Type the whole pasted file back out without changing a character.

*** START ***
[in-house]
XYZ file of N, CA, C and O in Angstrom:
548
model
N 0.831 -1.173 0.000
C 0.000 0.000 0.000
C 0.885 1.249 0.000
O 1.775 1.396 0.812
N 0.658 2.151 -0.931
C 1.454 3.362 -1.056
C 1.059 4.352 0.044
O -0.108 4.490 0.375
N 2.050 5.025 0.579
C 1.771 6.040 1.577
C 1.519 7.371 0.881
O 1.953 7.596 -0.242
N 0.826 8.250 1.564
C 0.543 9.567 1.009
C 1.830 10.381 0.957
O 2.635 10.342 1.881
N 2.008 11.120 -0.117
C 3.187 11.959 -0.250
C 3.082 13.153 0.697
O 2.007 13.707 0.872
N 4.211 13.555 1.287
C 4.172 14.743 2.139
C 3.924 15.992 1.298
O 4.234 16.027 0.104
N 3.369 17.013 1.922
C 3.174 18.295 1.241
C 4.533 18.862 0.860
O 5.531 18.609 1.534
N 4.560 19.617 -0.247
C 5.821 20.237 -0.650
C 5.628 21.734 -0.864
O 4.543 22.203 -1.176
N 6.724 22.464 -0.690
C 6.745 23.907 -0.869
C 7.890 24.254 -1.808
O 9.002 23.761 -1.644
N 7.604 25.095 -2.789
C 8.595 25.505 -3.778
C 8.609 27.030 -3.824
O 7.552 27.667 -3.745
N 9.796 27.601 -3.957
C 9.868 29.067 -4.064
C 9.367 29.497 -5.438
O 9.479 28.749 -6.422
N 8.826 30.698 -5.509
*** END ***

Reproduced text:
[in-house]
XYZ file of N, CA, C and O in Angstrom:
548
model
N 0.831 -1.173 0.000
C 0.000 0.000 0.000
C 0.885 1.249 0.000
O 1.775 1.396 0.812
N 0.658 2.151 -0.931
C 1.454 3.362 -1.056
C 1.059 4.352 0.044
O -0.108 4.490 0.375
N 2.050 5.025 0.579
C 1.771 6.040 1.577
C 1.519 7.371 0.881
O 1.953 7.596 -0.242
N 0.826 8.250 1.564
C 0.543 9.567 1.009
C 1.830 10.381 0.957
O 2.635 10.342 1.881
N 2.008 11.120 -0.117
C 3.187 11.959 -0.250
C 3.082 13.153 0.697
O 2.007 13.707 0.872
N 4.211 13.555 1.287
C 4.172 14.743 2.139
C 3.924 15.992 1.298
O 4.234 16.027 0.104
N 3.369 17.013 1.922
C 3.174 18.295 1.241
C 4.533 18.862 0.860
O 5.531 18.609 1.534
N 4.560 19.617 -0.247
C 5.821 20.237 -0.650
C 5.628 21.734 -0.864
O 4.543 22.203 -1.176
N 6.724 22.464 -0.690
C 6.745 23.907 -0.869
C 7.890 24.254 -1.808
O 9.002 23.761 -1.644
N 7.604 25.095 -2.789
C 8.595 25.505 -3.778
C 8.609 27.030 -3.824
O 7.552 27.667 -3.745
N 9.796 27.601 -3.957
C 9.868 29.067 -4.064
C 9.367 29.497 -5.438
O 9.479 28.749 -6.422
N 8.826 30.698 -5.509